Puzder protest Scott Olson/Getty Images

Debate rages over Andy Puzder’s labor secretary nomination

Coalition of conservative groups defend restaurant industry executive in face of criticism

A coalition of conservative groups has come to the defense of CKE Restaurants Inc. CEO Andrew Puzder, as labor activists continue to fight the executive’s nomination as labor secretary. 

In a letter released early Monday, the conservative groups said that Puzder “can foster and encourage the business formation that makes job creation possible.”

The letter was signed by 17 conservative groups, including Kent Lassman, president of the Competitive Enterprise Institute, and Grover Norquist, president of Americans for Tax Reform.

“For the past eight years, the Labor Department has overwhelmed job creators with burdensome regulations, creating immense uncertainty for employers,” the group wrote. “This has led to subpar economic recovery, including gross domestic product growth that has averaged less than 2 percent under President Obama.”

The letter was released amid intense opposition from liberal groups who have made Puzder’s nomination among the business battles over President Trump’s cabinet nominees. The groups said they believe Puzder would work “for the interests of big business over the interests of working people.”

Confirmation of Puzder as Secretary of Labor has been delayed multiple times and is now set for next Tuesday, according to the Washington Post. The approach of the hearing has led for the intensification of the debate over Puzder, and how he would operate the Department of Labor.

A coalition of more than 75 liberal organizations and labor activist groups released its own letter on Monday opposing Puzder’s nomination, saying that it is “rife with conflicts of interest.”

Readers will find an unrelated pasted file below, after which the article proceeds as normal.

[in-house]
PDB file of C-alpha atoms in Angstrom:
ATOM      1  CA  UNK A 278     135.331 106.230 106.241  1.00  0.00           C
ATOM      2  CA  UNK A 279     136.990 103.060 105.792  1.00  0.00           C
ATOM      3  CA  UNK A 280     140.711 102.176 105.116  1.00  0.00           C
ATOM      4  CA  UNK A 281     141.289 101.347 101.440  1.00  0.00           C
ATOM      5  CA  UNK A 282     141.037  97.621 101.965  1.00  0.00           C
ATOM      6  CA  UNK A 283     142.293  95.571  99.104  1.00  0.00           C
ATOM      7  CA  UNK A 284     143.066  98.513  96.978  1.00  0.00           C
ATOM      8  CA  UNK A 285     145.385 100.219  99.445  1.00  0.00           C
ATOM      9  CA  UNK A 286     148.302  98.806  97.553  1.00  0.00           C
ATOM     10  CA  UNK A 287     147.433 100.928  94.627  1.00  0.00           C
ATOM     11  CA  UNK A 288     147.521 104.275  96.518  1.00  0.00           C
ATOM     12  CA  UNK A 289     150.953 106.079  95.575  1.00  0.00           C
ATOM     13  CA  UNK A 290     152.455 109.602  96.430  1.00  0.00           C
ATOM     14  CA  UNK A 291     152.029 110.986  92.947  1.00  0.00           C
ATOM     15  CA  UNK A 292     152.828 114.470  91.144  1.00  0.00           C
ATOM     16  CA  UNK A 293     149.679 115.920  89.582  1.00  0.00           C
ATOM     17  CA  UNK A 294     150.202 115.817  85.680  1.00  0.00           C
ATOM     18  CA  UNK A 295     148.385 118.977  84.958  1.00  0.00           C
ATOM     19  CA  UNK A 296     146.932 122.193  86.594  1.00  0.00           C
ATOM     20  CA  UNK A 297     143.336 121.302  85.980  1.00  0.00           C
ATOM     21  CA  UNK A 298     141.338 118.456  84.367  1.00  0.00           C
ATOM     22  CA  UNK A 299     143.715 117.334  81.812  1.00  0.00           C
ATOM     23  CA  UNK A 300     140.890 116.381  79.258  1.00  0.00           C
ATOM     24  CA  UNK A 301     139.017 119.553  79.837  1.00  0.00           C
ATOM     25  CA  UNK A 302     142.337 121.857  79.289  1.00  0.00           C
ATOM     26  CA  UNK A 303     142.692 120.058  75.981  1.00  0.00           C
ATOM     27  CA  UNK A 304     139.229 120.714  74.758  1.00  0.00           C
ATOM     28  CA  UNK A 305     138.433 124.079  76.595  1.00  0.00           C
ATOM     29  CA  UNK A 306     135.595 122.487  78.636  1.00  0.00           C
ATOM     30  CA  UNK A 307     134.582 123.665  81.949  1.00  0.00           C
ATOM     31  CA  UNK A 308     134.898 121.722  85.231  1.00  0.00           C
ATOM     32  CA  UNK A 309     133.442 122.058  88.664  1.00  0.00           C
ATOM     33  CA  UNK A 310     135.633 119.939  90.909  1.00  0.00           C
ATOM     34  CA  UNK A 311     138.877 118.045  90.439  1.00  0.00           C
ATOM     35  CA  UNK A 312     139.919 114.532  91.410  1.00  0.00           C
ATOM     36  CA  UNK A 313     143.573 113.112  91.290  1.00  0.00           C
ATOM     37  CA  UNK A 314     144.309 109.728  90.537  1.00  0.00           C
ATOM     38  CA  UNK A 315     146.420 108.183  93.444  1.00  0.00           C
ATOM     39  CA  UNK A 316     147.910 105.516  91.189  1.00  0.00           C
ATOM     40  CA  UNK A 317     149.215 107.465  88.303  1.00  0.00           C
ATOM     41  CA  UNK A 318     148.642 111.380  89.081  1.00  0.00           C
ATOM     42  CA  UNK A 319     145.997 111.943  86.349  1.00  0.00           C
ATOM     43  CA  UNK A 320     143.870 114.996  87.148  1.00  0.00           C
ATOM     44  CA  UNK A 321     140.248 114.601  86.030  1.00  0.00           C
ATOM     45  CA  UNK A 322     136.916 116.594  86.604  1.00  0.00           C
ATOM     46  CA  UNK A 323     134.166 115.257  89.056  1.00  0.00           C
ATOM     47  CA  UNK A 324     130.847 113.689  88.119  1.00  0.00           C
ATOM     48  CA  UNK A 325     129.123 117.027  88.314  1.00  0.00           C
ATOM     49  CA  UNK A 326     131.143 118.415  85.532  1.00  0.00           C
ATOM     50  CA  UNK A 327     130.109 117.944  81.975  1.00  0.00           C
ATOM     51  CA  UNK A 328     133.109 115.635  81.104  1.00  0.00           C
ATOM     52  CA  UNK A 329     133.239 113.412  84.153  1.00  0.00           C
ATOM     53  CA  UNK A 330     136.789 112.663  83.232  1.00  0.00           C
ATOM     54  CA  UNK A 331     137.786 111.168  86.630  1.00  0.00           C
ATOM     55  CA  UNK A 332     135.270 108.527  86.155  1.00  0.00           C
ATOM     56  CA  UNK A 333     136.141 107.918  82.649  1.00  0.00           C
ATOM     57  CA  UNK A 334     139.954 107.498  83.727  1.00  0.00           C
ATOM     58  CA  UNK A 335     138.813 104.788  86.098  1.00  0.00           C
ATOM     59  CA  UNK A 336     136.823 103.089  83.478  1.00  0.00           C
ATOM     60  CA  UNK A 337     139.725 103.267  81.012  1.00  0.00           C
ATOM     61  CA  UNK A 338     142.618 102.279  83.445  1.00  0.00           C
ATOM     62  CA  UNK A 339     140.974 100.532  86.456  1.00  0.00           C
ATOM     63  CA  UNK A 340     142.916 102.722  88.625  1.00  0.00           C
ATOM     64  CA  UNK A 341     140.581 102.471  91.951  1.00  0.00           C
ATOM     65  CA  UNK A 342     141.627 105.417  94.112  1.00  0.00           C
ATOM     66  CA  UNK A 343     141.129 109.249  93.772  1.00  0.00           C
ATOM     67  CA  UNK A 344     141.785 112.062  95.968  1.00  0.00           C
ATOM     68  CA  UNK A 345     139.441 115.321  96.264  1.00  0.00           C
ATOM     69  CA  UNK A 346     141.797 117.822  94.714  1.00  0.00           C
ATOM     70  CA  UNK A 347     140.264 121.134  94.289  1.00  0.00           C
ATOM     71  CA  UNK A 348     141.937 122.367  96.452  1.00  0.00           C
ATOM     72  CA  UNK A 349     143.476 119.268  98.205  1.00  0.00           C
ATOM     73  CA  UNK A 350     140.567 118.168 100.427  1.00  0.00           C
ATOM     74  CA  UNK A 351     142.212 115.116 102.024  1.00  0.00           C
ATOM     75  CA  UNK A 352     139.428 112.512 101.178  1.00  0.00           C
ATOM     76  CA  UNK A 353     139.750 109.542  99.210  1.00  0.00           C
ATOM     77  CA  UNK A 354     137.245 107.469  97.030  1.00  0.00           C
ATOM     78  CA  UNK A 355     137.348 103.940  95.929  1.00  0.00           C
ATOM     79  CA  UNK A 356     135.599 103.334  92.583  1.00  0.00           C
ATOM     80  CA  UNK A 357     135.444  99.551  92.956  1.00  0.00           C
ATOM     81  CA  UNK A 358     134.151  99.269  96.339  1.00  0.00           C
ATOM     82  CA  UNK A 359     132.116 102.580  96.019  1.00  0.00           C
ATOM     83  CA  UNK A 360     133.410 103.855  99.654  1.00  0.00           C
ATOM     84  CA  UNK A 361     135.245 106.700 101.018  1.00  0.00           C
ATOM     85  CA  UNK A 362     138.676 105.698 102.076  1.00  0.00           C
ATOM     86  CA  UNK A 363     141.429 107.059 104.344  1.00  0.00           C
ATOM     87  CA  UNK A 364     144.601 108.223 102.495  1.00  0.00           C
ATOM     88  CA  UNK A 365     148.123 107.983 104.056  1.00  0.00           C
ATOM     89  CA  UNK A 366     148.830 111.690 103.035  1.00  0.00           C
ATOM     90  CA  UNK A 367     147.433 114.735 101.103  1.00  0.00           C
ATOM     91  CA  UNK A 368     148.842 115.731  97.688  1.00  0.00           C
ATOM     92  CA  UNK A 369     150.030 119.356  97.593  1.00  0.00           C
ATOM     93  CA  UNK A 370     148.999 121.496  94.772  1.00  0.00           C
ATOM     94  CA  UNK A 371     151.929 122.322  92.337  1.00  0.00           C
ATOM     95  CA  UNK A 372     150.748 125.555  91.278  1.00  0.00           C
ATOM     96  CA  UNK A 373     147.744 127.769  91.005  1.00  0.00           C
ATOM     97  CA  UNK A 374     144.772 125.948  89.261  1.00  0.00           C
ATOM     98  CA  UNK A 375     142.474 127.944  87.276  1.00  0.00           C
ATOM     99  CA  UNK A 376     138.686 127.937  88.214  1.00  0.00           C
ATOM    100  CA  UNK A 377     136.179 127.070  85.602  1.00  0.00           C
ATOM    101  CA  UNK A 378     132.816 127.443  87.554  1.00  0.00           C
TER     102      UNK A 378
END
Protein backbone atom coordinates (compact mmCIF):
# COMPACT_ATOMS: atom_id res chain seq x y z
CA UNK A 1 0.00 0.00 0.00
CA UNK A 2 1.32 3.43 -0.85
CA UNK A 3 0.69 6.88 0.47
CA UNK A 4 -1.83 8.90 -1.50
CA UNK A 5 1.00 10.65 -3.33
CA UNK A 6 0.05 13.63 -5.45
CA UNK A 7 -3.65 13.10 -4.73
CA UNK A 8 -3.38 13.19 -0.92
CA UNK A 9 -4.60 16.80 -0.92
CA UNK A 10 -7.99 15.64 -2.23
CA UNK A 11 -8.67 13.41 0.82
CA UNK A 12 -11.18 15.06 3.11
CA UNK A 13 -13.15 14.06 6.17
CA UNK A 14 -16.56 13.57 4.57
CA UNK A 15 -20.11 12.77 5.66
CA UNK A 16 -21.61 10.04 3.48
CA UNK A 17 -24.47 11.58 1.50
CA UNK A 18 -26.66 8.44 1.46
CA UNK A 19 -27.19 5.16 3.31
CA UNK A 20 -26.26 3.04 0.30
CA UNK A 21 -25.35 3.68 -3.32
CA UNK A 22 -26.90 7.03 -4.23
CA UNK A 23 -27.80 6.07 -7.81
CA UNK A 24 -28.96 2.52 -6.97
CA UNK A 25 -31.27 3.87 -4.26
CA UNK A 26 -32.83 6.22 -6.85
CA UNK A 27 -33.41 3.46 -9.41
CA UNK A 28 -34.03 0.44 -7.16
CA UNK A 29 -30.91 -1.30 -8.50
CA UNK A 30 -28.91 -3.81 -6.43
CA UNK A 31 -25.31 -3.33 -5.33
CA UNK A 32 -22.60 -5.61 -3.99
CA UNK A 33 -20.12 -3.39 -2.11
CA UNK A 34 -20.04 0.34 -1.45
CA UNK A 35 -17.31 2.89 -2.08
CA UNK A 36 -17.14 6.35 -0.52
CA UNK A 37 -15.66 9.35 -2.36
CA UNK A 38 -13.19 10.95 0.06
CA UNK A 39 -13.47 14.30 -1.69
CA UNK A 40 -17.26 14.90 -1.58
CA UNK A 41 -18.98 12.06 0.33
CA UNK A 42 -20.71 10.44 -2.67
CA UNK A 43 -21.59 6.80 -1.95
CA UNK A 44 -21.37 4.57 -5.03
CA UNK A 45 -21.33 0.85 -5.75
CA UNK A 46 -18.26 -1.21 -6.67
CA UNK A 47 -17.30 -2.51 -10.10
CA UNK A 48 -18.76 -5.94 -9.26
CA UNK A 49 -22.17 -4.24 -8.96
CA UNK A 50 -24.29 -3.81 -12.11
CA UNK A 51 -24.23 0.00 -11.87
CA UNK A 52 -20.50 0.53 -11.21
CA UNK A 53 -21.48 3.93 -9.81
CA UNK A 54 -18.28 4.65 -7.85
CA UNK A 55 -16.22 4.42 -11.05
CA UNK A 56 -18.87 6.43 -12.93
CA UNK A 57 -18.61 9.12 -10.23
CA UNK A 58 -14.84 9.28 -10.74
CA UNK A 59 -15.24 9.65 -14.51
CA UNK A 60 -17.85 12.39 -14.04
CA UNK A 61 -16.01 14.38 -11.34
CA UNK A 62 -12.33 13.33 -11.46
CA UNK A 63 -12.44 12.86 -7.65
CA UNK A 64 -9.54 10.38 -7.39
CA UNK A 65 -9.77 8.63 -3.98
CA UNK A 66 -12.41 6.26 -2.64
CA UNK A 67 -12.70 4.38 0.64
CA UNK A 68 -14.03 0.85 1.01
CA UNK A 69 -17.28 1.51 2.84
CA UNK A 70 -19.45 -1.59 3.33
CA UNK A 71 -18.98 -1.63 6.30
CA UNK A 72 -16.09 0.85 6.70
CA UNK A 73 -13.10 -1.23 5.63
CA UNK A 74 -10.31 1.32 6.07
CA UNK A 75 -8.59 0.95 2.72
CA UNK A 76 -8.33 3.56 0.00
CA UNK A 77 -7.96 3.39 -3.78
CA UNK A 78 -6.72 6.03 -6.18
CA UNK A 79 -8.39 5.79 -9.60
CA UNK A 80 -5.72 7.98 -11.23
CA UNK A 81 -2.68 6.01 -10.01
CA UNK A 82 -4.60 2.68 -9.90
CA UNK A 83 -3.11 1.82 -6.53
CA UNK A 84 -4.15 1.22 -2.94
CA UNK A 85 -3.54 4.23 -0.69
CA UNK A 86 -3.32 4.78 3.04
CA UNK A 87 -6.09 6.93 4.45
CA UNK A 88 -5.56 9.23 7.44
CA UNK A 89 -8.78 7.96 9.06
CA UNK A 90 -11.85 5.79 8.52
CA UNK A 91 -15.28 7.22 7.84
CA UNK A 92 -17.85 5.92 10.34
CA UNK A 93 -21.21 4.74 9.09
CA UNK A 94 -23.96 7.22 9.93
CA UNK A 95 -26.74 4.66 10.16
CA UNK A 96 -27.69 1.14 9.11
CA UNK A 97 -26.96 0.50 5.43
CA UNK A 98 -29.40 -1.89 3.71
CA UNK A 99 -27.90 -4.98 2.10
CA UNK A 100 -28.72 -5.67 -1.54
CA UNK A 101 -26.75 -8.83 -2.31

“Puzder’s company has faced numerous Department of Labor violations for failing to pay the minimum wage or overtime: 60 percent of inspections of Carl’s Jr. and Hardee’s restaurants found labor law violations and Puzder has opposed both raising the minimum wage and enforcement of overtime rules and mandatory sick leave,” the group claimed.

“Puzder’s confirmation would ensure that the interests of the fast food industry — and its large meat and food industry suppliers — would prevail over the needs of hard working people in the food system who face some of the highest rates of food insecurity due to low wages and poor working conditions.” 

Restaurant executives and industry groups have largely cheered Puzder’s nomination because it puts one of their own at the top of the federal department responsible for enforcing labor regulations — restaurants employ nearly 11.5 million people and added about 240,000 jobs over the past year. 

Conservative groups believe that the department was overly aggressive in enforcing labor regulations under Obama and believe that Puzder would ease that regulatory burden.

“Under the Obama Labor Department, for the first time in 35 years, more American businesses closed than launched,” the conservative groups wrote. “This decline in entrepreneurship and opportunities has made it harder for people to find work and many Americans have simply given up looking for jobs altogether.”

Puzder, the conservative groups said, would bring “real world experience” to the department.

The labor activists, however, believe that putting Puzder at the top of the department would do little to help improve working conditions in the restaurant business. They said that workers would have to “rely on vocal opponents of labor regulations to protect their basic workplace rights.”

“These workers face disproportionate rates of poverty, discrimination and sexual harassment and deserve a Labor Secretary who believes that, as Dr. Martin Luther King Jr. once said, ‘All labor has dignity,’” the labor groups wrote.

Contact Jonathan Maze at [email protected]

Follow him on Twitter at @jonathanmaze

TAGS: Workforce
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